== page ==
China’s Premier Li Keqiang issued a third warning about economic growth risks in less than a week, suggesting heightened concern about the outlook as widespread Covid lockdowns disrupt production and spending.
Authorities should “add a sense of urgency” when implementing existing policies, Li told local authorities at a seminar Monday. China will study and adopt stronger economic policies as needed to support the economy, he said.
The comments come days after similar warnings from Li, highlighting the toll the economy is taking from lockdowns and other virus control measures imposed to curb the latest wave of omicron outbreaks. Nomura Holdings Inc. said the risk is rising the economy may contract in the second quarter if lockdowns are extended after April.
The Nomura economists estimate that about 373 million people in 45 cities are now under full or partial lockdown, making up 40% of China’s gross domestic product. With the central government making Covid containment a top policy priority, local politicians have an incentive to stick with strict controls ahead of a key leadership meeting later this year, they said.
“Global markets may still underestimate the impact because much attention remains focused on the Russian-Ukraine conflict and US Federal Reserve rate hikes,” Lu Ting, Nomura’s chief China economist, and colleagues wrote in a Monday note.
Chinese stocks slumped on Monday as Shanghai reported record virus cases. China’s CSI 300 Index gained as much as 1.7% in afternoon trading as net buying by foreign investors reached nearly 6.8 billion yuan as of 1:55 p.m. local time, more than recouping the outflow the previous day.
Li said Monday that pro-growth measures should be brought forward and accelerated, including tax and fee cuts, sales and usage of special bonds, and incentives to keep jobs.
Local governments should tap their own policy potential to tailor targeted supportive measures according to local conditions, he said. In the meantime, they should prevent introducing and correct policies that are unfavorable to market expectations.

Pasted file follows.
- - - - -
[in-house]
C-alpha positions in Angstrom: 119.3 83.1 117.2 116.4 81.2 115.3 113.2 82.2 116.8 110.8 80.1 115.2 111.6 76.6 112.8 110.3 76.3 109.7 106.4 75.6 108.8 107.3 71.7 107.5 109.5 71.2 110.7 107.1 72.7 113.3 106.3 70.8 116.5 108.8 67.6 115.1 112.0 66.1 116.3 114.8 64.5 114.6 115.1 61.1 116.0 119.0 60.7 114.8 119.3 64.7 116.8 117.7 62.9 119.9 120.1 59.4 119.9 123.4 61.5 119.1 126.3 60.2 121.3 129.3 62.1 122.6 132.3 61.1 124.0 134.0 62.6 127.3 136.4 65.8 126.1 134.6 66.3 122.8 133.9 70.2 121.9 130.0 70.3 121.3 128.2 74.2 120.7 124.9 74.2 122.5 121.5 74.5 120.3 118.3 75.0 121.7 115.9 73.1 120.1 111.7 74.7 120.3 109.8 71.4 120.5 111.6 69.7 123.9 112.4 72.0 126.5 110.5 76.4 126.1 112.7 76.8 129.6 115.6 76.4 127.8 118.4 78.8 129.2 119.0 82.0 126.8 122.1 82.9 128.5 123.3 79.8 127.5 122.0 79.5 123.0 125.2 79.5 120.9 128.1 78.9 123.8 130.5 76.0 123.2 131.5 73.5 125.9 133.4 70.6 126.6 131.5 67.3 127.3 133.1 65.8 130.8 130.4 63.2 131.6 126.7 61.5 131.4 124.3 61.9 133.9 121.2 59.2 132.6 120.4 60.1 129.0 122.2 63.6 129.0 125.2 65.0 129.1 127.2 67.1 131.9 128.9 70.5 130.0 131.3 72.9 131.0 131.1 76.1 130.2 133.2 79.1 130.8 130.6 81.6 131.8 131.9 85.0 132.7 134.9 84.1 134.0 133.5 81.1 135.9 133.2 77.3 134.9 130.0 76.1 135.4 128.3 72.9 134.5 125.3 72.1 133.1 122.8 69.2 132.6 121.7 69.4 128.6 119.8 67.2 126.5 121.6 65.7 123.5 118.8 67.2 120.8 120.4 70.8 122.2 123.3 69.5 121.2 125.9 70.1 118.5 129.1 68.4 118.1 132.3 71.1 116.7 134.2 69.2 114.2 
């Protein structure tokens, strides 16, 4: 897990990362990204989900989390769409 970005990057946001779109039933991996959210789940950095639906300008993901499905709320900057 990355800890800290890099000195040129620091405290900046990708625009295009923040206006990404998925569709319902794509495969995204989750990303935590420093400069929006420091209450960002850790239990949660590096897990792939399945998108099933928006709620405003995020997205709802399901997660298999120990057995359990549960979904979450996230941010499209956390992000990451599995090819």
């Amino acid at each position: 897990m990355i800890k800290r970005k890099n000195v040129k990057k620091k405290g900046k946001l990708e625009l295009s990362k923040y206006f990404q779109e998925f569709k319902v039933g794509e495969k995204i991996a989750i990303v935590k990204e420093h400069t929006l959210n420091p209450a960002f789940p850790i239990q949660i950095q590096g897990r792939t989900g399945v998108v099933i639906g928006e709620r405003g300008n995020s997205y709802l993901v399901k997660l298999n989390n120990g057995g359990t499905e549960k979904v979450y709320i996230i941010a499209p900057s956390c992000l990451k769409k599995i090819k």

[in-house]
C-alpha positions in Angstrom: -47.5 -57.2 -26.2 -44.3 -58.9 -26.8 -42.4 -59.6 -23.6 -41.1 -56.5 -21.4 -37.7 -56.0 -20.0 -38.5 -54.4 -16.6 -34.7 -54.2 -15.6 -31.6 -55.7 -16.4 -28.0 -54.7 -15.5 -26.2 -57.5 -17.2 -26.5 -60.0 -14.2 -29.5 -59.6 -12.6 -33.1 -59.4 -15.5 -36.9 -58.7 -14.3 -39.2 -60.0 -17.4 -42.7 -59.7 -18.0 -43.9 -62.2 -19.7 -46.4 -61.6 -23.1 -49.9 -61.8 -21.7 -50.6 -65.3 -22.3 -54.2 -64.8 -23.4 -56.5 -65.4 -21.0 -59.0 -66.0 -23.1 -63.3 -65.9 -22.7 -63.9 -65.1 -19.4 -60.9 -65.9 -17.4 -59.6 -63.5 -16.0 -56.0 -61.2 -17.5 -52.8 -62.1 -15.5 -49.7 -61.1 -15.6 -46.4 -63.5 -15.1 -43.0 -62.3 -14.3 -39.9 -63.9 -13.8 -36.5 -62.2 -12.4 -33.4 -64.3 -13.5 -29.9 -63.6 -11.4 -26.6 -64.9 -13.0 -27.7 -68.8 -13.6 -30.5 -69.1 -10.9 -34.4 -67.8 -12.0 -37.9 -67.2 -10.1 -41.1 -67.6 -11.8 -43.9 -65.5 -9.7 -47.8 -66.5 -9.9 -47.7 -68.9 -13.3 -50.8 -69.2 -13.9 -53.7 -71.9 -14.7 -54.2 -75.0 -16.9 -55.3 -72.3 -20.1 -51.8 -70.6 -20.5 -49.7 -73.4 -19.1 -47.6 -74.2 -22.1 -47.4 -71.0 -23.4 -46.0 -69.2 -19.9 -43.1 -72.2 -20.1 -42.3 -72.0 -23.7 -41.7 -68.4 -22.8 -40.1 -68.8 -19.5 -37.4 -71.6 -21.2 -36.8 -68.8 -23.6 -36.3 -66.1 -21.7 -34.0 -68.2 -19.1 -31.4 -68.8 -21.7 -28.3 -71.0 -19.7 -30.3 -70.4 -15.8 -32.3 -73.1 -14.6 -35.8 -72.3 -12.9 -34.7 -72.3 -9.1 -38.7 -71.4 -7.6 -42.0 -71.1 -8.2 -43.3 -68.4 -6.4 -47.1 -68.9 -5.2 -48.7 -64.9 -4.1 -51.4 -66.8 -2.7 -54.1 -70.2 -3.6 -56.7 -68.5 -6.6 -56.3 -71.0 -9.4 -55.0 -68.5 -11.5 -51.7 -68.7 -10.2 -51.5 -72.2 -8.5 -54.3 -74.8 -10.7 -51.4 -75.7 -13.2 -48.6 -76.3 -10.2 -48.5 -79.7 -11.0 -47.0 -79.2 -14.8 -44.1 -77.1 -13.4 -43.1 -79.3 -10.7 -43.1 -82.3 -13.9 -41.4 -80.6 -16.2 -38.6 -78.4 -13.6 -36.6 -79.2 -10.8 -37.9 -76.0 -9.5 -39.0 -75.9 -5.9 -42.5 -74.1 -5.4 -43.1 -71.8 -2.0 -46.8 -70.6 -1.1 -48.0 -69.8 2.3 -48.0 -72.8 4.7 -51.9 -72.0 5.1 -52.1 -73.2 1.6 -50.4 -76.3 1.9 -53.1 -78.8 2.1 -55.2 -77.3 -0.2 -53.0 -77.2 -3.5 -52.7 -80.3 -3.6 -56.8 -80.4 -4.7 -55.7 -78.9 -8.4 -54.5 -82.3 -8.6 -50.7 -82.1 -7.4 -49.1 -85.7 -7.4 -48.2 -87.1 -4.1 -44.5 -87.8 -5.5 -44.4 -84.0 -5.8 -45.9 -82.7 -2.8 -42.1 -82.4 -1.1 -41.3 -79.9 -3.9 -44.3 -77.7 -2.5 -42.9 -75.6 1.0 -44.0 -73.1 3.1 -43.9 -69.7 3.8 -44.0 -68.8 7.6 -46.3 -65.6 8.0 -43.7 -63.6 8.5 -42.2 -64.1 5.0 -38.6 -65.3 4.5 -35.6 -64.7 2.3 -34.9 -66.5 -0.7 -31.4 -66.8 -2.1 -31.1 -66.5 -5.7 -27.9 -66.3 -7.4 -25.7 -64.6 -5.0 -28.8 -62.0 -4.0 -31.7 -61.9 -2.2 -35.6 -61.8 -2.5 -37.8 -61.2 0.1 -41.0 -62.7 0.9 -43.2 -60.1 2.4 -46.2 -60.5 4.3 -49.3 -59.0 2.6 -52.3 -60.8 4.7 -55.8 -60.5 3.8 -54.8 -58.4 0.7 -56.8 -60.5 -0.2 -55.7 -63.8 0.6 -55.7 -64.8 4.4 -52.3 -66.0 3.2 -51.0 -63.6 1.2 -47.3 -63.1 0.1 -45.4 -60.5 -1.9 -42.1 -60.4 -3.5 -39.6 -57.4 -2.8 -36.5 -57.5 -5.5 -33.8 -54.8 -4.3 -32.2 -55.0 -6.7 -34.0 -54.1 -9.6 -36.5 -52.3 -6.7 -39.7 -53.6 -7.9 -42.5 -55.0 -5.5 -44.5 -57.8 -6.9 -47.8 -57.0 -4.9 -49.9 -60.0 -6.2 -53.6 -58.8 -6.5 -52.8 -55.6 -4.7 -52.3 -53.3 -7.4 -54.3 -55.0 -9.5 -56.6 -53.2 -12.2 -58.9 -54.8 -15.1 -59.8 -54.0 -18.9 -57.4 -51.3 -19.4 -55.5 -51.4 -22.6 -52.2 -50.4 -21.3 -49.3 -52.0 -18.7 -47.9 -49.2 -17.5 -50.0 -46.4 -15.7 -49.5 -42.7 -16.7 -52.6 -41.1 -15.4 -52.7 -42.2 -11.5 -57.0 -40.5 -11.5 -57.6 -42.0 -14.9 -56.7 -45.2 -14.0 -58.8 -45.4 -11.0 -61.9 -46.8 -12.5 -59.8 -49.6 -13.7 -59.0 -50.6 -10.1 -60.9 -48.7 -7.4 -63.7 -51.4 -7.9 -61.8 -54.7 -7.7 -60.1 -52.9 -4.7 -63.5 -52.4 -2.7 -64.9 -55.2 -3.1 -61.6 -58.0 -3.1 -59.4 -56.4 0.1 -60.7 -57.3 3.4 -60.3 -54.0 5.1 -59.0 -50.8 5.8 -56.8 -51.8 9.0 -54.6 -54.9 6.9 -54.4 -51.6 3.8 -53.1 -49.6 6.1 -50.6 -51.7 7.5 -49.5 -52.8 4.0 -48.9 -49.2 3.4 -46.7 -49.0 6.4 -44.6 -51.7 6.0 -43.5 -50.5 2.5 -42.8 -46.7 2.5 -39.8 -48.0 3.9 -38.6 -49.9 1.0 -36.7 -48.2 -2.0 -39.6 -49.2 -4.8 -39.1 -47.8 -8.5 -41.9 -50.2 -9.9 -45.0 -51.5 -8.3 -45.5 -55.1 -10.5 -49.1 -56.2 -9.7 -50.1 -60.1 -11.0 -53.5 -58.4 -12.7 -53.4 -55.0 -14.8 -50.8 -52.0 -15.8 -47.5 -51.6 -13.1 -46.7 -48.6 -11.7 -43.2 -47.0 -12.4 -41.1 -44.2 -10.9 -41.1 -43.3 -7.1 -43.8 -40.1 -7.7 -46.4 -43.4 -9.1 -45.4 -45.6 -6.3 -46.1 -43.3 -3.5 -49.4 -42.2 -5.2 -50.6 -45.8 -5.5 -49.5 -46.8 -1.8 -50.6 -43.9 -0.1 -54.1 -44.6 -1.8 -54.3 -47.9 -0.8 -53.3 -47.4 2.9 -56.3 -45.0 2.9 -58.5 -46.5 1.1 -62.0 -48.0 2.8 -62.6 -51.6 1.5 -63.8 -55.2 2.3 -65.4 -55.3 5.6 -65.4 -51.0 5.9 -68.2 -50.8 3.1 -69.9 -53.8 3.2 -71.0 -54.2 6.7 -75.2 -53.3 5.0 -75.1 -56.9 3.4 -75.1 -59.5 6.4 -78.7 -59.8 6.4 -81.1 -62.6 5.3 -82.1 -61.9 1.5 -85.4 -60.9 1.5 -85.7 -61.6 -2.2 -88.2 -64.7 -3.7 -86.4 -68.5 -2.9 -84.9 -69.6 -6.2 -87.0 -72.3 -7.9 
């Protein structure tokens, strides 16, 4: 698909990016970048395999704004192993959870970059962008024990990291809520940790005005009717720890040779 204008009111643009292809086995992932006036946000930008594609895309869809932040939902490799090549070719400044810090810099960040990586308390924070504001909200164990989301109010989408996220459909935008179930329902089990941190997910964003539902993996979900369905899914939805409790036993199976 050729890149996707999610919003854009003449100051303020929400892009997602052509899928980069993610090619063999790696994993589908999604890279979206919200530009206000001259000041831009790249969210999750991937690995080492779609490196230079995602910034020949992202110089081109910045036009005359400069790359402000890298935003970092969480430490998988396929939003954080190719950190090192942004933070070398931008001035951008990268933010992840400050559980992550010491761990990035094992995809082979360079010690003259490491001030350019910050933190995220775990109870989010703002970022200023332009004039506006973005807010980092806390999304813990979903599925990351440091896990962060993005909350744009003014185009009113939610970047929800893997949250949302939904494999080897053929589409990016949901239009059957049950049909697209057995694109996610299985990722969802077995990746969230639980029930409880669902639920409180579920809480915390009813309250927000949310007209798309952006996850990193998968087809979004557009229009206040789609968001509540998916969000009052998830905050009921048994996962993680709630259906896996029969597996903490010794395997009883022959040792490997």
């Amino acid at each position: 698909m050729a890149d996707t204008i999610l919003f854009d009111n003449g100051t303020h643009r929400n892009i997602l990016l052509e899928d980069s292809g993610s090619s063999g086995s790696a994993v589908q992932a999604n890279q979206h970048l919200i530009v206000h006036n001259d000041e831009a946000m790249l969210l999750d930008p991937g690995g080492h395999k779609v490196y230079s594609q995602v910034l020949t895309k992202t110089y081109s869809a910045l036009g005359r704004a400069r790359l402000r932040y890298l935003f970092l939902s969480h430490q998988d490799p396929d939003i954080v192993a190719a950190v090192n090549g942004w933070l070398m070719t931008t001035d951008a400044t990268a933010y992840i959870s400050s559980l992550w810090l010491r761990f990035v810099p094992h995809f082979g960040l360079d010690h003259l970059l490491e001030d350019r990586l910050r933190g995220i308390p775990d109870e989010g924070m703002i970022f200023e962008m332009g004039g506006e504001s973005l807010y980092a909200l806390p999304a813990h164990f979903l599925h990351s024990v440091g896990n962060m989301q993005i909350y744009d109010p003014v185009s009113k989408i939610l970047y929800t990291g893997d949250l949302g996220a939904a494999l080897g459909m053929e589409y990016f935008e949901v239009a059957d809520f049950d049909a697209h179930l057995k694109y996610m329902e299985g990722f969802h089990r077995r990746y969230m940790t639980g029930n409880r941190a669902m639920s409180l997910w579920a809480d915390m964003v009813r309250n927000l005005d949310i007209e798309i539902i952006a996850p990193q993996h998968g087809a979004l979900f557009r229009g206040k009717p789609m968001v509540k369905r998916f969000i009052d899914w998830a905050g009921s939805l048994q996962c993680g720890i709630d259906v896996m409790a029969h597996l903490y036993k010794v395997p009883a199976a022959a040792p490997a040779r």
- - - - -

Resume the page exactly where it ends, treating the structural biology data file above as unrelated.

The majority of Shanghai’s 25 million residents are still subject to tight movement restrictions after the municipal government announced some easing. The southern metropolis of Guangzhou is implementing a series of restrictions after local authorities warned the 20 cases they found last week could be the tip of the iceberg.
The lockdowns will have ripple effects on growth across the region and are putting global supply chains under strain. Congestion at China’s ports has worsened after Shanghai, where the country’s biggest port is located, imposed a citywide shutdown. Ship-owners have been desperately trying to divert ships to other ports in the country to avoid a shortage of trucks and warehouse closures in Shanghai.
There are already signs that restrictions last month weighed on the world’s second-largest economy. A private survey of factory activity in March fell to its worst level since the onset of the pandemic two years ago, and other data has shown a massive knock to the services sector, too.
A slump in home sales has deepened, car sales slid 10.9% year-on-year last month, and domestic sales of excavators, a leading indicator for construction, plunged almost 64%. Foreign businesses in China have said the country’s Covid Zero strategy is causing major disruptions to their supply chains, with a European trade group recently calling on the government to revise its strict controls to better protect economic growth.
The poor outlook and strict adherence to a no-tolerance strategy has prompted some economists to cut their economic growth forecasts for the year to well below the government’s target of around 5.5 percent.
Many expect the central bank to lower its key policy interest rates for a second time on Friday, and possibly reduce the reserve requirement ratio this quarter. On the fiscal side, local governments are speeding up bond sales to fund infrastructure investment.
Even so, Morgan Stanley economists said recently the country’s “all-out easing efforts would still be blunted by successive Covid outbreaks and related shutdowns.”
“Supply chain stress is likely to worsen across Asia in coming months, even as some costs start to come off the boil. Longer delivery times indicate worse to come for supply chains as China’s Covid-19 lockdowns—especially in Shanghai —drag on,” said Chang Shu, Bloomberg chief Asia economist.
Li said that in the face of poor logistics due to Covid control measures, localities should attach great importance to its impact on the economy. Different places should strengthen inter-regional and inter-departmental coordination to ensure smooth international and domestic logistics, and maintain the stability of industrial and supply chains, he said.
The premier also urged the country to do a good job in spring planting of grains to ensure a harvest this year, which he says is the foundation for stabilizing prices.
Li told business leaders on April 7 that policy measures to stabilize growth should be strengthened. A day earlier, he chaired a State Council meeting which vowed to step up monetary policy action at an “appropriate time.” Bloomberg News